Jimmy Stevens (musician)
|Also known as||Jimmy Sometime, Jimmy Summertime|
5 August 1942 |
Liverpool, England, UK
|Genres||Glam rock, art rock, soft rock, baroque pop|
|Instruments||Vocals, piano, harpsichord|
|Associated acts||The Beathovens, Maurice Gibb|
Stevens was born in August 5, 1942 on Liverpool, England to Tom and Mary Stevens. He had a brother called Tommy and a sister, Mary. The family lived in Garston and Speke. His father bought him an old pub piano, but like many of his generation he veered away from his classical training.
He studied at St. Francis Assisi School and later he went to John Almond Secondary Modern School and for two years Stevens was sent to board at Blackrock College, set in 56 acres overlooking Dublin Bay and run by the Holy Ghost Fathers. On a black wind-up gramophone in a dormitory there, he first heard Buddy Holly, who immediately became his hero. At the age of 15, he came back to Liverpool working for other people including a tailor who employed him to tighten the trousers of ordinary suits to meet the fashion for drainpipe trousers. An old wind-up gramophone for company and a collection of 78s, he developed a passion for Fats Domino and Ray Charles. In 1963 his composition Baby That's You was released by the Liverpool band The Young Ones on Decca Records. To supplement his meager income from music, he worked as a bookie's runner, a leather watch strap maker, and a coal miner. He even rejected an approach from Brian Epstein (manager of The Beatles)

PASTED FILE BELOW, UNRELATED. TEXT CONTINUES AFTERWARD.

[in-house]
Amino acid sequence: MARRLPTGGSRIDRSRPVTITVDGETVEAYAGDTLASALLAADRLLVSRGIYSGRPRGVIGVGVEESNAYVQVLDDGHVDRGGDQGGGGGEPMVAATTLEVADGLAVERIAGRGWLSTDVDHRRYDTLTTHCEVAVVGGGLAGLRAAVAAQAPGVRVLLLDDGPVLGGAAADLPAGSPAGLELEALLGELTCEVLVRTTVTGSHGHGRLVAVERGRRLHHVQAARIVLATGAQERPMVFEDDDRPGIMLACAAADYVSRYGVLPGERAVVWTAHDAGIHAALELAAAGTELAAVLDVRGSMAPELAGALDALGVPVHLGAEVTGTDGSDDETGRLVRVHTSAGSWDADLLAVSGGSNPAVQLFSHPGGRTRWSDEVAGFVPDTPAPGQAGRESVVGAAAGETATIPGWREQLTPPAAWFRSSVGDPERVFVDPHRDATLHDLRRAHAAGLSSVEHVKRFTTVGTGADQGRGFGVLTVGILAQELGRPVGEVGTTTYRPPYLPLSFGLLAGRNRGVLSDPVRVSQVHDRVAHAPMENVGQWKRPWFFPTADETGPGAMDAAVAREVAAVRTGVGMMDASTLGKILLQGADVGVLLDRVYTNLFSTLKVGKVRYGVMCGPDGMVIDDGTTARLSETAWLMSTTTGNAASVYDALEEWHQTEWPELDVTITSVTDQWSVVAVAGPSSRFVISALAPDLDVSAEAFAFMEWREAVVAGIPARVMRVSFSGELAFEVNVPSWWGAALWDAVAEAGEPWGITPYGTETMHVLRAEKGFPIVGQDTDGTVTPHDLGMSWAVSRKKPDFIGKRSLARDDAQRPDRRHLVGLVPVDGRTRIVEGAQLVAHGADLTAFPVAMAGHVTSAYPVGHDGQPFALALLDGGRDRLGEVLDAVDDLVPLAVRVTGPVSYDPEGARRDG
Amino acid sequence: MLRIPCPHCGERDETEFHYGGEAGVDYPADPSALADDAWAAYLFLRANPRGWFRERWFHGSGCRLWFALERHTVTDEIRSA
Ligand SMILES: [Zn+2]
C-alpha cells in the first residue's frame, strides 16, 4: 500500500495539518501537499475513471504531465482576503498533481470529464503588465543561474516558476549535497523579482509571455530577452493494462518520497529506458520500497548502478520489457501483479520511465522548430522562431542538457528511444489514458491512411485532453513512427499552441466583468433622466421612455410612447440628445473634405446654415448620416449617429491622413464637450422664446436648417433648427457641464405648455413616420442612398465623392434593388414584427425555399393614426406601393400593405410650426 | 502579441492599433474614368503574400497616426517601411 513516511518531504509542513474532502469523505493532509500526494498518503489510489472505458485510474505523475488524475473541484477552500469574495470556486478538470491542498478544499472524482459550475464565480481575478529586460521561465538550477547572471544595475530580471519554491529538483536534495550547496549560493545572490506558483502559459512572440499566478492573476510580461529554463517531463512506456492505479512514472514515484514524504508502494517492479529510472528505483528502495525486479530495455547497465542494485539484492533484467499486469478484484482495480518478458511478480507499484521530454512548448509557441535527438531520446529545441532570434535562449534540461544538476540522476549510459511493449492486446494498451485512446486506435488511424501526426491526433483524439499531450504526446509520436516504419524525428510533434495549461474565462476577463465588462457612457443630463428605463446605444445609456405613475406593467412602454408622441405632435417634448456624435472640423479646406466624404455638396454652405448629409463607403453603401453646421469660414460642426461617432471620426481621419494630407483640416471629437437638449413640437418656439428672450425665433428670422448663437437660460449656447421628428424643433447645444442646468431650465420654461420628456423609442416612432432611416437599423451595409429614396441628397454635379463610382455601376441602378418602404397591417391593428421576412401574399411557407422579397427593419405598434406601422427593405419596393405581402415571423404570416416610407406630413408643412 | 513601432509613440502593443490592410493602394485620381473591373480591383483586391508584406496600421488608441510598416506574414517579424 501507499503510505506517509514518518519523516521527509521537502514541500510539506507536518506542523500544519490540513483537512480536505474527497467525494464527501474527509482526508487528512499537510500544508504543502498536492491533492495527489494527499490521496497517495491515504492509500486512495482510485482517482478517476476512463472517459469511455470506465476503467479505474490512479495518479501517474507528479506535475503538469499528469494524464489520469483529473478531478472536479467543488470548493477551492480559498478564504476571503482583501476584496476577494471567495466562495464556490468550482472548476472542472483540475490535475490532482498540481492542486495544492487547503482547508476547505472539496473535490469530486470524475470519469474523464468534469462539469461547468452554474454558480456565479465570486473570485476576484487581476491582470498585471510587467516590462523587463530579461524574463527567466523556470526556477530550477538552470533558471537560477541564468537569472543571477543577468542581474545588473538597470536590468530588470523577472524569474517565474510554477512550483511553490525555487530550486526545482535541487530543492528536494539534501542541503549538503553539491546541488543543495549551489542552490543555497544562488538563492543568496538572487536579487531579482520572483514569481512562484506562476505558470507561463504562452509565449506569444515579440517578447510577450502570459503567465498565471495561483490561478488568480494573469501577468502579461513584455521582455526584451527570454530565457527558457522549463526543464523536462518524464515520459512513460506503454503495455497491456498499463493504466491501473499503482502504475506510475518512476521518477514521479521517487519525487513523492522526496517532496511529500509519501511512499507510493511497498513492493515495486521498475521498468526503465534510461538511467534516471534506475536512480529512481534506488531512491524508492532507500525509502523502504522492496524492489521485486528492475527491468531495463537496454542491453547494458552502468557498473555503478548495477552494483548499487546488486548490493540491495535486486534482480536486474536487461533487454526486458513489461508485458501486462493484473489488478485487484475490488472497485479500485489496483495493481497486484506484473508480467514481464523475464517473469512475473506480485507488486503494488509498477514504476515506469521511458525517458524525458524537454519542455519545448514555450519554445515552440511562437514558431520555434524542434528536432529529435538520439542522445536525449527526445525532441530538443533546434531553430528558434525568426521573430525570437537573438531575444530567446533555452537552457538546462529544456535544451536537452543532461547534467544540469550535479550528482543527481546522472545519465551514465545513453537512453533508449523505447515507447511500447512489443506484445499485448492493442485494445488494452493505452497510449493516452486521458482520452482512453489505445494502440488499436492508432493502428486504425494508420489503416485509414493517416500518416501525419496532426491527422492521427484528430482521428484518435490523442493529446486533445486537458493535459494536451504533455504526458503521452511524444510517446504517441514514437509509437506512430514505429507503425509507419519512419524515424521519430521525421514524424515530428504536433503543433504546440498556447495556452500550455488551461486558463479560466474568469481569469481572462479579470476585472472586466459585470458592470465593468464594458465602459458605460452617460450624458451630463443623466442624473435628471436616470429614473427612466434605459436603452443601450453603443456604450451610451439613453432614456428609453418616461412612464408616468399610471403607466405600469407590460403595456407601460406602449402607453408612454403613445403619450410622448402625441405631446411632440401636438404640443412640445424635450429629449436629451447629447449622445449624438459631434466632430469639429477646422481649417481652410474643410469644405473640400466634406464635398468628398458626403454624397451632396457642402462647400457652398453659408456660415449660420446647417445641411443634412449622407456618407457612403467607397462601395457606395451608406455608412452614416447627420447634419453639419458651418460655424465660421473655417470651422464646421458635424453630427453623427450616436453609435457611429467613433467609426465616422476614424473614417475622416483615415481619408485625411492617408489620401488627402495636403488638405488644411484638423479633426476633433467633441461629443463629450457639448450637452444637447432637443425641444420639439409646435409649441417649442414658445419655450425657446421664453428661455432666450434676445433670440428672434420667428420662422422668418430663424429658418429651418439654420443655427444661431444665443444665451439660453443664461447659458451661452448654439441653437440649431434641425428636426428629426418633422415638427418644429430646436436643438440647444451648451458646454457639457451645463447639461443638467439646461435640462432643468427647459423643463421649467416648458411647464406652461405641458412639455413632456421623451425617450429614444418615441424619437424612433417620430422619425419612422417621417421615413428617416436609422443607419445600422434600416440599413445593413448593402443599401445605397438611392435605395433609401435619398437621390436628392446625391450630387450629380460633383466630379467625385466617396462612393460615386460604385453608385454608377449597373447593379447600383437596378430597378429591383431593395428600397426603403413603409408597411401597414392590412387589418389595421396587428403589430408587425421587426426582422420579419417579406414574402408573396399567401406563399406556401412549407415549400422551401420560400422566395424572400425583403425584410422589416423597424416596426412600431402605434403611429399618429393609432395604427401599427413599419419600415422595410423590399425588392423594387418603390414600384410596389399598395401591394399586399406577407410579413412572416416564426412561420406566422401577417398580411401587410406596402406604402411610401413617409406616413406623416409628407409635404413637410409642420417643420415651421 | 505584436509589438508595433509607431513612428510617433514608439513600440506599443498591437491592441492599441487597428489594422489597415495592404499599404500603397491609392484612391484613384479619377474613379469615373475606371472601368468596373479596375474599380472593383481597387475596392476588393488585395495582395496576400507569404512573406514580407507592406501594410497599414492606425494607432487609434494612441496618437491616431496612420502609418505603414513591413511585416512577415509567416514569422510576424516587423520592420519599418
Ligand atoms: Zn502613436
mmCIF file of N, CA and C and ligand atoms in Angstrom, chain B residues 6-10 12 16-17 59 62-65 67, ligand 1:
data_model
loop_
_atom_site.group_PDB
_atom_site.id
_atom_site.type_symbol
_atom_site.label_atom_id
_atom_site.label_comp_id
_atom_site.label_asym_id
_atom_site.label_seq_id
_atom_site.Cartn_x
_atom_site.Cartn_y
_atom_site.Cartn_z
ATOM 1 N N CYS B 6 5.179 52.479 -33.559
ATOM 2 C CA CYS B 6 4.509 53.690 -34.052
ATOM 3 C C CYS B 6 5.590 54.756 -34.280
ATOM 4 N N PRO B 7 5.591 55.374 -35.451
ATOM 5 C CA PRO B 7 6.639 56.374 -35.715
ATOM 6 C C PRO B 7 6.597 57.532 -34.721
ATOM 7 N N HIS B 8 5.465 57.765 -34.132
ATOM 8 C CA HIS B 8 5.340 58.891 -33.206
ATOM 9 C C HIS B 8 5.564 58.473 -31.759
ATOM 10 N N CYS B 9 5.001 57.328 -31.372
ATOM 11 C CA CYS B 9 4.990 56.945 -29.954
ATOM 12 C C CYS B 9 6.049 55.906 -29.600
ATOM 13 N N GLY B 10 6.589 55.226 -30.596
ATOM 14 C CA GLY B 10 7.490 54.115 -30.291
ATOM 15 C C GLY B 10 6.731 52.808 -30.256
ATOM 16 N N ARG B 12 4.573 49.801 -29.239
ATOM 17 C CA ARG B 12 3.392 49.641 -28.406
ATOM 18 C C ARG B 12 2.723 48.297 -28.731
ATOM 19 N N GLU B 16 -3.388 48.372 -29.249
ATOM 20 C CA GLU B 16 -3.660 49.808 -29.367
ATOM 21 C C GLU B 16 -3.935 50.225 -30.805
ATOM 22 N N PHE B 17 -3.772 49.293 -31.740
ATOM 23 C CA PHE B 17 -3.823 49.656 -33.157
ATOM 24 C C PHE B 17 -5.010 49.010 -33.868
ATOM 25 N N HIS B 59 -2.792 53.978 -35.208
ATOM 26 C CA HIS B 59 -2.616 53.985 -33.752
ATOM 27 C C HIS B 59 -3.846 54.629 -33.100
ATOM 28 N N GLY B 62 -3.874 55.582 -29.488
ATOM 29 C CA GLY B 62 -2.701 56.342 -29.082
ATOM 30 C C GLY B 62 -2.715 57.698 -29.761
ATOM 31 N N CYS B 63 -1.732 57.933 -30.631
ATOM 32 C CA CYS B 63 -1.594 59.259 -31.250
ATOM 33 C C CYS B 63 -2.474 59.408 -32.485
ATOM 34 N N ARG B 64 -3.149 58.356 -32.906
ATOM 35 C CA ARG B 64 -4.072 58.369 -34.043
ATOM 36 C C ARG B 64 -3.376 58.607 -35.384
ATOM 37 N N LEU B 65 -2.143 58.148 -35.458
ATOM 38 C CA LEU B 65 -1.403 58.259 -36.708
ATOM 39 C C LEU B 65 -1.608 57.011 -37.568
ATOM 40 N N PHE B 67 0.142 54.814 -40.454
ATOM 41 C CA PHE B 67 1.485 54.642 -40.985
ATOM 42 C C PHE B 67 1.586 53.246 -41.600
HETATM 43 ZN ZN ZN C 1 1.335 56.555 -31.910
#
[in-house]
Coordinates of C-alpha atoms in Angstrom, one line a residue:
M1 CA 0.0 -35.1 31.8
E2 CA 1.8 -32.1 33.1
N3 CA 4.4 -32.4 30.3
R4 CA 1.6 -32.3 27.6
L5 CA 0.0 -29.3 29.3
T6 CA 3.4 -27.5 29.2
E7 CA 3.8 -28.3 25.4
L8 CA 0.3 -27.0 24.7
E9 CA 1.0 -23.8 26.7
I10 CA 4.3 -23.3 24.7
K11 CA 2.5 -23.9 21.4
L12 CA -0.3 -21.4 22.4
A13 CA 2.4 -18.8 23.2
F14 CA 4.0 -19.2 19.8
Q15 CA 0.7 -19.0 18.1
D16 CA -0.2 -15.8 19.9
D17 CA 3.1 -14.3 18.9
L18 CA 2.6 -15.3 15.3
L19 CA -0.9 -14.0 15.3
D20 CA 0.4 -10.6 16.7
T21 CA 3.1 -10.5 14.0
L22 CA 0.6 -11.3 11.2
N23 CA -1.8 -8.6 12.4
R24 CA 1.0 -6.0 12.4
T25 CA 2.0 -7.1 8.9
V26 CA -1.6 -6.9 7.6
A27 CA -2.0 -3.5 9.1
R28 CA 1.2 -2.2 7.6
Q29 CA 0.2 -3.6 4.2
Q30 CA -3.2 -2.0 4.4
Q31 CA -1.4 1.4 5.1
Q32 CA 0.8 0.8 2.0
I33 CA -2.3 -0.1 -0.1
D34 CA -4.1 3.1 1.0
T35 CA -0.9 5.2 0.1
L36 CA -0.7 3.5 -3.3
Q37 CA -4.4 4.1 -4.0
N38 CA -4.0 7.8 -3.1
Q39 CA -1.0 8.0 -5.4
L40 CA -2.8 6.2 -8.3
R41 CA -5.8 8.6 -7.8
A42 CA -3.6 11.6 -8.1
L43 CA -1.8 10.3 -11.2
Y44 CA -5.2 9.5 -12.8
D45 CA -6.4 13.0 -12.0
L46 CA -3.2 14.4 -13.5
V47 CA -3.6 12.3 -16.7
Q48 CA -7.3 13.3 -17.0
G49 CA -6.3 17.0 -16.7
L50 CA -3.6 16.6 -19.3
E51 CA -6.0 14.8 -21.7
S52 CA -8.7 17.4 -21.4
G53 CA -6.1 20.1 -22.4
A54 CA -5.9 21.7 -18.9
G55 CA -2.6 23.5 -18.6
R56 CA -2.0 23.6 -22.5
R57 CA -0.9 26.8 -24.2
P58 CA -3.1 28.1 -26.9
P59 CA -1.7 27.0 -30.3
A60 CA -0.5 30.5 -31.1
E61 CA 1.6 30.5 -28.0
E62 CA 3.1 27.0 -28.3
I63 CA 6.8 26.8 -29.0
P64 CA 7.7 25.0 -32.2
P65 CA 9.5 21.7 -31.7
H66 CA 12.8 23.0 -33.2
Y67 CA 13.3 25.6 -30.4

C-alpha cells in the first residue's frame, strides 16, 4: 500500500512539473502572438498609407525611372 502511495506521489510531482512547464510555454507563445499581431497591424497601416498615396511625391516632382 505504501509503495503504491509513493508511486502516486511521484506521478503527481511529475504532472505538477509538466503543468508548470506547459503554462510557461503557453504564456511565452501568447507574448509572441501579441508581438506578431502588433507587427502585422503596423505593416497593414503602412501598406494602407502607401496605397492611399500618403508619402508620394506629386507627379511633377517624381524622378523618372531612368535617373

Stevens was the lead vocalist of the Beathovens, a Merseybeat group that appeared regularly at The Cavern Club in Liverpool. According to one source, the Daily Mirror once described Stevens as "a fat John Lennon [who] writes like a broken-down poet and sings like he chews gravel for breakfast."
In 1966, he released a solo single, I Love You, backed by Wharf 130, both songs written by Stevens. Around 1971, he was heard in Cam Studios in Moorfield by two Robert Stigwood representatives. A deal and the tour with ELP followed, which Stevens recalls with mixed emotions. 'You'd go on and find people were chanting 'ELP' when you were trying to sing.' In October 1971, he recorded his two compositions Tears (Behind My Eyes and The Band, produced by Maurice Gibb and Billy Lawrie.
"Anyway," Stevens continues, "Maurice Gibb had this deal with Atlantic, so we made my album. On the tours, I was closest to Barry Gibb of the Bee Gees. But we didn't see so much of Robin. They were a very funny unit, actually. I don’t think they socialised very much together as lads. They were all different. I remember us performing at the New York Philharmonic. I got a good review there. I was "delightful", said the Daily News".
|1972||Don't Freak Me Out
- Jimmy Stevens Biography at Spicks & Specks
- Jimmy Stevens Biography at Culture Catch
- The Beathovens at the Liverpool Beat
- David Charters, "Ringo Starr flies back to Liverpool to kick-start Capital of Culture", Liverpool Daily Post, 10 January 2008.
- Andrew Hughes, The Bee Gees: Tales Of The Brothers Gibb (Music Sales Group, 2011), ISBN 978-0857120045. Excerpts available at Google Books.
- Joseph Brennan - Gibb Songs: 1972
- Joseph Brennan - Gibb Songs: 1973
- John Peel, The Olivetti Chronicles (Random House, 2011), ISBN 978-1446486276, p. 202. Excerpts available at Google Books.